Fluency of ideas
Real success in upper-level math courses rests on the student’s ability to think mathematically rather than plugging numbers into formulas. Evidence of mastery involves explaining why a solution is valid. Hands-on activities provide an impetus for students to take a concept, internalize it, and bring it to a logical conclusion. After solving a problem in this manner, students have the confidence and understanding to defend their position.
Every time a student has access to symbolic representation of a problem, his brain is being conditioned to look for all possibilities. After he has examined alternatives and verified that his answer makes sense, he can better articulate reasons for those answers.
Mental agility is demonstrated when a student can switch between concepts to determine the most appropriate fit for a problem. Tangible math is a great tool for training the brain to wrap itself around the situation presented and apply the optimal concepts. Students begin by identifying known and unknowns using concrete tools. Then, they can take inventory of which concepts may apply, assess the information they have, and analyze what information they may need to look up. When new scenarios are presented, tangibles allow students to think of concepts as flexible and apply them appropriately. Flexibility in application demonstrates depth of comprehension.
Bring back the beans?
Maintaining the use of tangibles throughout the transition from elementary math gives you an opportunity to reframe upper-level math. If your teen understands that math is pictures, and that those pictures evidence concepts, then he has a basis on which to tackle more complicated math material with confidence. Turning complex problems into pictures in the mind by using manipulatives, games, and riddles makes the study of mathematics more personal, dynamic, and creative.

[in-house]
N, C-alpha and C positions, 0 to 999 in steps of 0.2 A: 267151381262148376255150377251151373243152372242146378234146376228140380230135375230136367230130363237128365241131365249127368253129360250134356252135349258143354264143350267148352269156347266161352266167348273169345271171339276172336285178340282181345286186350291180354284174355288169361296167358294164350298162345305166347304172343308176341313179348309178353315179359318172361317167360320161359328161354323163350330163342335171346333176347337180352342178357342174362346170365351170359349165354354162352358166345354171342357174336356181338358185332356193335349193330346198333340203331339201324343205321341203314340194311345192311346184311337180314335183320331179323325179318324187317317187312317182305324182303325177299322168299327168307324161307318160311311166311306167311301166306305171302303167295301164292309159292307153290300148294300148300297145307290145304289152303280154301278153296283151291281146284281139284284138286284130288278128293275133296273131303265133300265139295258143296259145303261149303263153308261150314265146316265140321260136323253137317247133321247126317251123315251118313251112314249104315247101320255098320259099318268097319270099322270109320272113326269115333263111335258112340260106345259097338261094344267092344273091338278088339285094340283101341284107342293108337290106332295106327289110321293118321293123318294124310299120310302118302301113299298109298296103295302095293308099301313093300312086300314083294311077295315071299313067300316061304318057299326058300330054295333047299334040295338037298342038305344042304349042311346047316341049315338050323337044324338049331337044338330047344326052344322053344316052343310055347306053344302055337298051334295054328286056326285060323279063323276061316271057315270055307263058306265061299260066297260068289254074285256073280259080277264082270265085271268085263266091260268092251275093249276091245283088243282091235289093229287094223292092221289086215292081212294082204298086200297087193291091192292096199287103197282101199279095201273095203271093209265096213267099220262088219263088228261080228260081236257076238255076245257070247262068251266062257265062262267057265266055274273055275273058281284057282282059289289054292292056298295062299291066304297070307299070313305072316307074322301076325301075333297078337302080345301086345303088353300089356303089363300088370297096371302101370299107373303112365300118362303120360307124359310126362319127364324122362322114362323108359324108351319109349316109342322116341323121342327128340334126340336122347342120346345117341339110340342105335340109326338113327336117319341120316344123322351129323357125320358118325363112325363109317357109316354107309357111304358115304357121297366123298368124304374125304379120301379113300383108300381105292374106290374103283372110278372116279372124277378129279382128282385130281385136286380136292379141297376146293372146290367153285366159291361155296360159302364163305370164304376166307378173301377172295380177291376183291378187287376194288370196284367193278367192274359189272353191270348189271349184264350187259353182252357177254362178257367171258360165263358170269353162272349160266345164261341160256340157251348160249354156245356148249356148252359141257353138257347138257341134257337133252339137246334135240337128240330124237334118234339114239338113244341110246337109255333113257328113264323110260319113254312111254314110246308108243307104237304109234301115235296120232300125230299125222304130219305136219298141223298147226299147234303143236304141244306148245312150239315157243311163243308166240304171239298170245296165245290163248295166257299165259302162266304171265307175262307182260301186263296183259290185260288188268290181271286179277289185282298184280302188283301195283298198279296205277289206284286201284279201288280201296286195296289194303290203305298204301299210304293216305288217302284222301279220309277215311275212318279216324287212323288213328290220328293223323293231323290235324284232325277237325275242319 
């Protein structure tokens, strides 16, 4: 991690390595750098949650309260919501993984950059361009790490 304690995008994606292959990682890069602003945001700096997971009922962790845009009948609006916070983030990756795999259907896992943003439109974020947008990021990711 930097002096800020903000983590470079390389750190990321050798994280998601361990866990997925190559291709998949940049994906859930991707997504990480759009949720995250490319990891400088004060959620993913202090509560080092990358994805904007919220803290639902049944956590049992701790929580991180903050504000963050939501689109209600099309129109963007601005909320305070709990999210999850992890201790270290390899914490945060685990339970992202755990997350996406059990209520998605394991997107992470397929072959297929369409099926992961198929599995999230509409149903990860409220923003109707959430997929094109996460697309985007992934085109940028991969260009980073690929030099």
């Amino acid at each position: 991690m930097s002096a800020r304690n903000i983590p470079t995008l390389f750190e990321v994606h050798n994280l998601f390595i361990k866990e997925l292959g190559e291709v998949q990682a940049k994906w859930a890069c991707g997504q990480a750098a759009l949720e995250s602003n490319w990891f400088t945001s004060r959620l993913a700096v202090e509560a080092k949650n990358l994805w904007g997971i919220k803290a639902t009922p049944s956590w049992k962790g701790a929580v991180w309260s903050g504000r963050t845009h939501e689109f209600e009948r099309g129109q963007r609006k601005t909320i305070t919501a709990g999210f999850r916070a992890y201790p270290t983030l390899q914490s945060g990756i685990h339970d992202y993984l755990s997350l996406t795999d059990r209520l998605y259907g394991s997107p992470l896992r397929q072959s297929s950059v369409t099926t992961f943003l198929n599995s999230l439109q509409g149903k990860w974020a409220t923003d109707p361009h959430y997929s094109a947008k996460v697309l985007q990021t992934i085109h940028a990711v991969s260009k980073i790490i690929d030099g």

Leave the beans in the pantry, though, because you are no longer limited to elementary tools. A wide variety of creative and age-appropriate techniques are available to solidify complex mathematical concepts in the minds of your teenage students. Tangible tools for higher math have come a long way in recent years. Programs such as Mathematica are designed to create animations that help students play with and visualize concepts such as tessellations and spirographs. Prestigious universities utilize open-source software to make portions of their coursework available online. Riddles, games, and illustrations are bound together in subject-specific volumes, and are terrific resources for extra practice when necessary.
Put it into practice
If all of this seems a little too theoretical for comfort, check out some of the resources listed in the sidebar for more in-depth ideas on how to make math come to life for your high school student. In the meantime, here are a few examples to illustrate how you can implement tangible math in your current coursework: